The sun’s still not up properly but the day is well underway. The 12-year-old’s breakfast is made, his lunch is packed and he’s out of bed and in the shower. I just need to get him fed, dressed and into his transport in 30 minutes, so I’ve been on his case since he woke up. There’s no time to dawdle.
Our man is stoked. Friday is a school excursion to some kiddie nature reserve in the Midlands, civilian clothes, swimming gear and animals, the bush and no classes, so he’s been particularly co-operative, despite serving day one of a three-month PlayStation and cellphone ban for being lippy to his mother the previous evening. Our man’s bellowing a song about flying like an eagle over the sound of the falling water, so he must have forgotten. You’d think he was going today and not tomorrow.
The singing stops. Our man appears. There’s a problem: a new school barrel bag, currently the most desired fashion accessory in grade six, is desperately needed for Friday’s outing and he’s forgotten to tell anybody. The existing bag is too old and won’t hold an entire day’s food, swimming gear and a towel.
This is the end of the world. Our man is disconsolate.
Technical recession or not, there’s only one way to go. I empty my wallet, put the R150 in an envelope, seal it and hand it to him.
Our man’s face lights up. His breakfast disappears, we’re out the door and he’s gone, the near apocalypse of a few minutes before forgotten.
I head inside and hit the TV remote.
Yesterday’s news is on loop. Disgraced Steinhoff chief executive Markus Jooste’s well-coiffed head pops up on the screen. Jooste is avoiding eye contact with everybody else in the room. Staring at some invisible point in space. Jooste’s lips are moving. There areno words. The volume’s off.
It’s better that way.
I watched Jooste’s testimony before four parliamentary committees on Tuesday. It was pretty vile stuff, even for an alleged fraudster of Jooste’s stature.
He has denied wrongdoing. But if everything he is accused of is true, his words were little more than arrogant, patronising drivel — the mumblings of a sack of shit in a suit defending his greed; a privileged, narcissistic sociopath with the sense of humanity — and responsibility — of a block of concrete.
Jooste acted as if he was being asked to explain why he had spilt a cup of tea, rather than his role in an alleged multibillion-rand scam.
Jooste, in his testimony and in his answers to questions, showed scant respect for the committees he was addressing, or the thousands of people whose jobs and investments he allegedly pissed away through sheer greed. Every time Jooste’s lips moved, he seemed to be lying. Or evading responsibility. Or blaming somebody else.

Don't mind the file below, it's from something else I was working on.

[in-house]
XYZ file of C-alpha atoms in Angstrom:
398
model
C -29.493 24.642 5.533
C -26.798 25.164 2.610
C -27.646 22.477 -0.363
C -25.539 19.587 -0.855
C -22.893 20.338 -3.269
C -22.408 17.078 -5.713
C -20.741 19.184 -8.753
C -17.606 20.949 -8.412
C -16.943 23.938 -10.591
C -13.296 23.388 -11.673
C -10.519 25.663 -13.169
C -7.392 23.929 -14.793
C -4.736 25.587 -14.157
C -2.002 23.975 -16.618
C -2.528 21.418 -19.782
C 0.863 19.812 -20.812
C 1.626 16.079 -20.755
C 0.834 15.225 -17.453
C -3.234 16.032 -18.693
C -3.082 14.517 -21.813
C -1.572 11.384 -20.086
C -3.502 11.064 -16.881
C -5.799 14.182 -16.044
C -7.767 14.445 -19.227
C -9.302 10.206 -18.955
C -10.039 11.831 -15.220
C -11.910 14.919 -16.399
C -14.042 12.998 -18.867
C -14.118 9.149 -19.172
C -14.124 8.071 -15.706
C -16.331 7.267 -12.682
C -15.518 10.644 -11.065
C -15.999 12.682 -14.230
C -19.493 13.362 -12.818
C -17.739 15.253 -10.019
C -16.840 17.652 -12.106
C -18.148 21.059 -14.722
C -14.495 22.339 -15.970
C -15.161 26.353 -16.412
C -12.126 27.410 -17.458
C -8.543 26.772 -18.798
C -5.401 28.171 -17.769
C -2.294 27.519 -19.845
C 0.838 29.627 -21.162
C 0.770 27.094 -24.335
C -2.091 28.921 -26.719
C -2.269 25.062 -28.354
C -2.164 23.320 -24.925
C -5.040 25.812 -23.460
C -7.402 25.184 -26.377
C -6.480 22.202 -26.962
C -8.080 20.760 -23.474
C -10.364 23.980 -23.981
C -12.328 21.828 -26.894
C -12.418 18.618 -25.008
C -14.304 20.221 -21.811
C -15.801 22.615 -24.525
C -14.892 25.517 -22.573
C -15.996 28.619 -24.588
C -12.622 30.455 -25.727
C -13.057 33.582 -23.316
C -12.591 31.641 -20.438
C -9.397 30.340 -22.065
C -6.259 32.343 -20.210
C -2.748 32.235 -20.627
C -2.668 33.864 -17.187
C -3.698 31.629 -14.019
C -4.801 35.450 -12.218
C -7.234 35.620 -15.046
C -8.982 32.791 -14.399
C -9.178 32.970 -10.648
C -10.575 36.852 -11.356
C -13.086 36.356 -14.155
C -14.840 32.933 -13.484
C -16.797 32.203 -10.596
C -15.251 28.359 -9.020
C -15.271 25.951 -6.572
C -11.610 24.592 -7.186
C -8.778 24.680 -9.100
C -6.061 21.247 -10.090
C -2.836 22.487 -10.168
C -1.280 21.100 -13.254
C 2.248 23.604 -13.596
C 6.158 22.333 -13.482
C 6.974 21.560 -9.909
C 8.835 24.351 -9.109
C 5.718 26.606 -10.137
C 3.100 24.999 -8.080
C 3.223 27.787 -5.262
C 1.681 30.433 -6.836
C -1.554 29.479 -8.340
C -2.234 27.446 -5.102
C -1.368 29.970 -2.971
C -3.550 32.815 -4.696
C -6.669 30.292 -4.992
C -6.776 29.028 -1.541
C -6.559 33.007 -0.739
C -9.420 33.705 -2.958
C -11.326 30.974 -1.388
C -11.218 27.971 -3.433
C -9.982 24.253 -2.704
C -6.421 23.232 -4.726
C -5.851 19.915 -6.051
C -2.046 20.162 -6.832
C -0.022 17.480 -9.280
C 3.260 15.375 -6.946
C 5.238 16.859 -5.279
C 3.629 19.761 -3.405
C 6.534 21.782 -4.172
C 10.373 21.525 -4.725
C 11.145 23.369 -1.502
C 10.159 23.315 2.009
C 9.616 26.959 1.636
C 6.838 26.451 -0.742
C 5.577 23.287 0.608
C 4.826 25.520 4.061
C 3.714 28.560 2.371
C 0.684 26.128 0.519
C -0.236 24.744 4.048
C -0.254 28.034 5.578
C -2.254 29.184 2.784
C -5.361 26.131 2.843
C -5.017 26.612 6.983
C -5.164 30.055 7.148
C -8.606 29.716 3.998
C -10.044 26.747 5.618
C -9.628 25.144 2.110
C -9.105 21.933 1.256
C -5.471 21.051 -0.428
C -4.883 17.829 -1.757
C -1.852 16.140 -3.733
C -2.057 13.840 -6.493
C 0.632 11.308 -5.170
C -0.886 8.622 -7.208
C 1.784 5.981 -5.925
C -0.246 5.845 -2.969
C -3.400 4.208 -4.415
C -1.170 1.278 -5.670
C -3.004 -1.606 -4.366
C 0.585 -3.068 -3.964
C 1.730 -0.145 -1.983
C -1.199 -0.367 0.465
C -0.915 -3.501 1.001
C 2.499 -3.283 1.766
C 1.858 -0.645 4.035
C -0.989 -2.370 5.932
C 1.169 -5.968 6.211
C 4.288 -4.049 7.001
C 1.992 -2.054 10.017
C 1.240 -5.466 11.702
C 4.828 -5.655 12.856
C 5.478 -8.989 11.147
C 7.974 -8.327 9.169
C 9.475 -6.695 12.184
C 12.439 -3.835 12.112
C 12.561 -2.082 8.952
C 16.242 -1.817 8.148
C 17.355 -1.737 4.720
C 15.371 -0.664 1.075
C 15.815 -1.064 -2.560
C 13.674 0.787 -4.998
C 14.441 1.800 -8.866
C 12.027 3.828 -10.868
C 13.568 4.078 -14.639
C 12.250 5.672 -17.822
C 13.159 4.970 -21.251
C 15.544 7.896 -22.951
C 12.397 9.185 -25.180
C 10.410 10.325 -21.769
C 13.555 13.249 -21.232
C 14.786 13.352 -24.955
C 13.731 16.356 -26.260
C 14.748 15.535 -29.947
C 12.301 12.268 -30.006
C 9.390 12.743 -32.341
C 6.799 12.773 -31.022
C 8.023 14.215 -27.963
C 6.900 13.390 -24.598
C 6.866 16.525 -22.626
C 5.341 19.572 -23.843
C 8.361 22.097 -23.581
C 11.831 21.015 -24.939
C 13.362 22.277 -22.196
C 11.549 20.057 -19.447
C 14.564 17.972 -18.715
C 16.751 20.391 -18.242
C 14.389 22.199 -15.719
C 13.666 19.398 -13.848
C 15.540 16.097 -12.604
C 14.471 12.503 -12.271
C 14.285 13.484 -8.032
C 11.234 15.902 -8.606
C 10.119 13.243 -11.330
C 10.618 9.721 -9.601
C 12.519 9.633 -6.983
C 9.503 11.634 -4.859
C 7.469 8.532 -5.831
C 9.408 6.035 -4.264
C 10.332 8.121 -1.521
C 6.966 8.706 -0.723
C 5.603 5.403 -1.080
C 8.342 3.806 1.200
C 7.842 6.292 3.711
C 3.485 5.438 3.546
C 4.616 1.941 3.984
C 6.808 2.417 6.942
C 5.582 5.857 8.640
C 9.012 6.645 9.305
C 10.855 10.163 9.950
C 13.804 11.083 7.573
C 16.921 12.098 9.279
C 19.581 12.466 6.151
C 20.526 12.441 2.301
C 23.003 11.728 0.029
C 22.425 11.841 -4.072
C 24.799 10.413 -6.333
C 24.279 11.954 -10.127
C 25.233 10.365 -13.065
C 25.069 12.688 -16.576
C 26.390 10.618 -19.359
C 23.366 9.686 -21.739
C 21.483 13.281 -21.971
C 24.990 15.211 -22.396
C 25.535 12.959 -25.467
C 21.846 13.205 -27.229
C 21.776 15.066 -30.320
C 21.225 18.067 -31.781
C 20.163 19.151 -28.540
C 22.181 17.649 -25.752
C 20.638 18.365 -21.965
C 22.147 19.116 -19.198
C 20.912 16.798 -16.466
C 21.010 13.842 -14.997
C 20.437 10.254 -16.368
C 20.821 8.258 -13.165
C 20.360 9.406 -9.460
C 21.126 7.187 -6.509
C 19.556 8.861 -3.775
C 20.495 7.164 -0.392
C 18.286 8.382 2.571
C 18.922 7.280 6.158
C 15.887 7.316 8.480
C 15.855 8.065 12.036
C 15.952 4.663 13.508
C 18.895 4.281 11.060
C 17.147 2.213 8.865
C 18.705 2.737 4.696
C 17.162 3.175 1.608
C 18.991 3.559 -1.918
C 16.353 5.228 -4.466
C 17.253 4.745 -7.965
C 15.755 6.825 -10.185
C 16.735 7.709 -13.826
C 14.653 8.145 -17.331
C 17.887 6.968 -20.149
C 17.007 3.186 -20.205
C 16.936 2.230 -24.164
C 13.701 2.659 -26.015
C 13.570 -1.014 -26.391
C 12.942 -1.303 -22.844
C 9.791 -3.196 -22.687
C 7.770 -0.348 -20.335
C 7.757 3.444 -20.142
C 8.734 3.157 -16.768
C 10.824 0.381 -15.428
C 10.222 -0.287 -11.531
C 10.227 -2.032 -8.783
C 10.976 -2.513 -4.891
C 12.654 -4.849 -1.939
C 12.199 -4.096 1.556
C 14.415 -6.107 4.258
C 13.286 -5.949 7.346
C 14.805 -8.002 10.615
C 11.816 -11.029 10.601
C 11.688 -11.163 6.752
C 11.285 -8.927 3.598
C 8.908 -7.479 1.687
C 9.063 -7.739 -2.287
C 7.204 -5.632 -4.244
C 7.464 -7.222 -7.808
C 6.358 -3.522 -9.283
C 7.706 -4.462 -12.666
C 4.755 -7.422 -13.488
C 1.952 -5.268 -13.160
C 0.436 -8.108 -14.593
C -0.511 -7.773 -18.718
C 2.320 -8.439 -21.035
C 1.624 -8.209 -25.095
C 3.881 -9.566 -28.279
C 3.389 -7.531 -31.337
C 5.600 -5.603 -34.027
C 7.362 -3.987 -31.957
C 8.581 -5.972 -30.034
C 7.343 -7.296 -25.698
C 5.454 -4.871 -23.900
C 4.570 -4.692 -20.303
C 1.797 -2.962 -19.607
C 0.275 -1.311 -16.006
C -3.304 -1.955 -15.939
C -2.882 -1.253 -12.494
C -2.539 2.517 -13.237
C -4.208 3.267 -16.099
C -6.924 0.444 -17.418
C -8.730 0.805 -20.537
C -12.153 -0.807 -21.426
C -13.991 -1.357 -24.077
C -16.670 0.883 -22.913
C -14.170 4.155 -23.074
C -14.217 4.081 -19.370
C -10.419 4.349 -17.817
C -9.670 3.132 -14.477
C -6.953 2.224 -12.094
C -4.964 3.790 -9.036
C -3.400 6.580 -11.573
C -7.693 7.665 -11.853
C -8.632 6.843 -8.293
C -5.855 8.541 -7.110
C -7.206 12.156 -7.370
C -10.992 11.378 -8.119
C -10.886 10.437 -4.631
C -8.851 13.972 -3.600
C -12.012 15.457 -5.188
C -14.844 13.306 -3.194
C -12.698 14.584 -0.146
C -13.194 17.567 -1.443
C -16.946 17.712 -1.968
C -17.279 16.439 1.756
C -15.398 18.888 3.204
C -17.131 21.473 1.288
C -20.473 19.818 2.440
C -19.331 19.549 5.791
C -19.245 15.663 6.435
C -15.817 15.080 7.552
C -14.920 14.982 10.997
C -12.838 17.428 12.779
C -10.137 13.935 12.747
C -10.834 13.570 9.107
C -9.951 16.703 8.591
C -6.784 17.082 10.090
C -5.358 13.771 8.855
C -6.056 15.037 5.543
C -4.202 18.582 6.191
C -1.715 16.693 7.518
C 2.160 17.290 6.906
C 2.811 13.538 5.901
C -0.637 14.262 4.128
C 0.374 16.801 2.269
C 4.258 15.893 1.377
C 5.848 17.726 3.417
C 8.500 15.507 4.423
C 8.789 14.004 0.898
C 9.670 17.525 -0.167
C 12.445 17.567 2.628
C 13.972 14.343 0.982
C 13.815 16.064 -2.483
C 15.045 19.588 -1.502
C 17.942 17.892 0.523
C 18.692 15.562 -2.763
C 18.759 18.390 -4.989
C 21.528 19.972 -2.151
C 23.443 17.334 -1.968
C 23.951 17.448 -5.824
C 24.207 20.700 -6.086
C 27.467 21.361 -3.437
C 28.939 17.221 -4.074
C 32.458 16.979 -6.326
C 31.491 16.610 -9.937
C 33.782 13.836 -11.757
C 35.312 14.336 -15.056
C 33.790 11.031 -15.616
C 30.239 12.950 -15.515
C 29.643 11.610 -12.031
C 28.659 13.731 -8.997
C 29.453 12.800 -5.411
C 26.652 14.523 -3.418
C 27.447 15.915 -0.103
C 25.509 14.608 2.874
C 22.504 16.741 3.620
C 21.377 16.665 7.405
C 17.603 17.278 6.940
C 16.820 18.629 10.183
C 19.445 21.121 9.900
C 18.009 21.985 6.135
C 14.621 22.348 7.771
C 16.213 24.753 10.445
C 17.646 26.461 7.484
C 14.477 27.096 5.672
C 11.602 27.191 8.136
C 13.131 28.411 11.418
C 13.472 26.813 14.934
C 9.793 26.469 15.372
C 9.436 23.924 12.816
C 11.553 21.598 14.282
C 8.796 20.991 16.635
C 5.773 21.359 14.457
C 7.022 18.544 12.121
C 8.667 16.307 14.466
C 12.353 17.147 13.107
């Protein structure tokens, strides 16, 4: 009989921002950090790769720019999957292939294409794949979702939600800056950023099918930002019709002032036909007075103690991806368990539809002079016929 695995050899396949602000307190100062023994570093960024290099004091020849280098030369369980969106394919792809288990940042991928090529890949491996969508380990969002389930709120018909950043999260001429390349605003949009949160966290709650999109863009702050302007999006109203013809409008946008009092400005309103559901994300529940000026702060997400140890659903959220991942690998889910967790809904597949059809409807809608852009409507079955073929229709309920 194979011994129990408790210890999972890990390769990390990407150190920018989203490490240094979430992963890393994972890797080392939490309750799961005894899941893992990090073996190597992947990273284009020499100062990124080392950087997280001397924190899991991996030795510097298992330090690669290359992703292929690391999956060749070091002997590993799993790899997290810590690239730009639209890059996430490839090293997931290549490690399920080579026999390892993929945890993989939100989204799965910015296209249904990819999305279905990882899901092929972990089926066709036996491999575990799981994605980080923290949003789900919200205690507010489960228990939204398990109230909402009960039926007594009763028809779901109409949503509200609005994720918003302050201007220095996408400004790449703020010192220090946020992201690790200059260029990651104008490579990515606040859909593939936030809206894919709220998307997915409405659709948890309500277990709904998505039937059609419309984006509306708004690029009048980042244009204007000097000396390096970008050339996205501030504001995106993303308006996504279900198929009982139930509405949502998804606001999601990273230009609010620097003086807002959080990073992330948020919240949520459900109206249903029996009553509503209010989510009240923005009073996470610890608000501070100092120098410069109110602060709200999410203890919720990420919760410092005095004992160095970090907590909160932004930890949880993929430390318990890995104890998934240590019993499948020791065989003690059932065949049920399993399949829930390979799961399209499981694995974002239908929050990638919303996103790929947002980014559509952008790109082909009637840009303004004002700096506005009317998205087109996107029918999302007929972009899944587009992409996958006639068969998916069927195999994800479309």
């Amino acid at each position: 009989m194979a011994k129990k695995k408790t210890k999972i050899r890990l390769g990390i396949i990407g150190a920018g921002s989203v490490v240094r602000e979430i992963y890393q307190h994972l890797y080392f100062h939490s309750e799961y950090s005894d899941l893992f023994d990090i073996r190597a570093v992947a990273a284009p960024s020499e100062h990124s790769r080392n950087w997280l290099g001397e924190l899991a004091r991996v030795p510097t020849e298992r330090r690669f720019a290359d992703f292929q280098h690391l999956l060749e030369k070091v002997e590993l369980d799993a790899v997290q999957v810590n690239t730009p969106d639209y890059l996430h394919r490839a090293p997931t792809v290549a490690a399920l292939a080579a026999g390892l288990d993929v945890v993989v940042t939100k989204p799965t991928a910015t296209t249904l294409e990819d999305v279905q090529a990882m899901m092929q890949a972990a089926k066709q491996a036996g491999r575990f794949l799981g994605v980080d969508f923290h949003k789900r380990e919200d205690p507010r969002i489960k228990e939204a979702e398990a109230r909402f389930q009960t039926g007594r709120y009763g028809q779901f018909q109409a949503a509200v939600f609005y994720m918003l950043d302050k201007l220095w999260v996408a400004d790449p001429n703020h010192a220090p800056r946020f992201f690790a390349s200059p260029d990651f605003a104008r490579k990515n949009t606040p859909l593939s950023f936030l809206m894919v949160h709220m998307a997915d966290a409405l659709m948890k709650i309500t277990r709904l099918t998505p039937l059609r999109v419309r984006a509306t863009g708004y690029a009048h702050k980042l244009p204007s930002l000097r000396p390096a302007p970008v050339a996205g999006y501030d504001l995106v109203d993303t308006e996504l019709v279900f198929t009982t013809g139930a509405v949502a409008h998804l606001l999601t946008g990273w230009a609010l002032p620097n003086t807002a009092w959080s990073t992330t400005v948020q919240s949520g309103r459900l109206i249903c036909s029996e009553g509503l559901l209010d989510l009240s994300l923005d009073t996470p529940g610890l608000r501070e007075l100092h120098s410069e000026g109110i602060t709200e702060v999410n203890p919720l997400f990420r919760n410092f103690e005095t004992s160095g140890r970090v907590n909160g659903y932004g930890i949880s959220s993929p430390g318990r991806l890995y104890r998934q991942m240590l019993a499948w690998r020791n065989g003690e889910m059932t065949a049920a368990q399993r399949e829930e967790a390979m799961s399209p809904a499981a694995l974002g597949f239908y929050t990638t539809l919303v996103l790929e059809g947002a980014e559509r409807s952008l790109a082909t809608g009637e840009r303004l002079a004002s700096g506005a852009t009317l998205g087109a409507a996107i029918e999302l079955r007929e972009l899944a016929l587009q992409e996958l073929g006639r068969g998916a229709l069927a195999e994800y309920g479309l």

Jooste’s only concern appeared to be that he lost his career at Steinhoff, that he lost R3-billion of his own cash by getting caught allegedly fiddling the books. There was no sense of thought for the people whose lives he could have ruined, the effect on the economy and his possible contribution to the mess we now find ourselves in.
I wonder if he gets the enormity of this? Can he digest that what to him is an unfortunate situation, to another person means that a huge chunk of their pension has disappeared?
Is Jooste so insulated from the rest of the world by his nature and the layers of protection that come with the billions he’s controlled that he can’t feel empathy for the victims?
Or maybe he just doesn’t care.
I met a couple of mini Markus Joostes when I was growing up. Their sons were with me at Durban High School. The one cat was a property developer. Massive mansion, army of servants, big noise in school sports, boat, all the toys. Flock of athletic kids with expensive dentistry and state-of-the-art rugby boots. Old boy network all the way.
Some years later he disappeared, leaving his family to face an army of angry investors he’d robbed. Hid abroad with the money he’d filtered out of the country. Sent them money through a third party. Never saw the inside of a courtroom, let alone a jail cell. I heard about a decade later that he was back in the country.
The law will —hopefully —eventually deal with Jooste. And with the cartel of thieves that have destroyed our public sector. They’re made for each other, members of a rapacious predatory class that survives through the abuse of a system that’s loaded in their favour.
In an ideal world, Markus Jooste and Atul Gupta would be sharing a cell already, sharing a skyf and telling each other tales of theft and influence while nodding off in their bunks. Let’s hope they get there.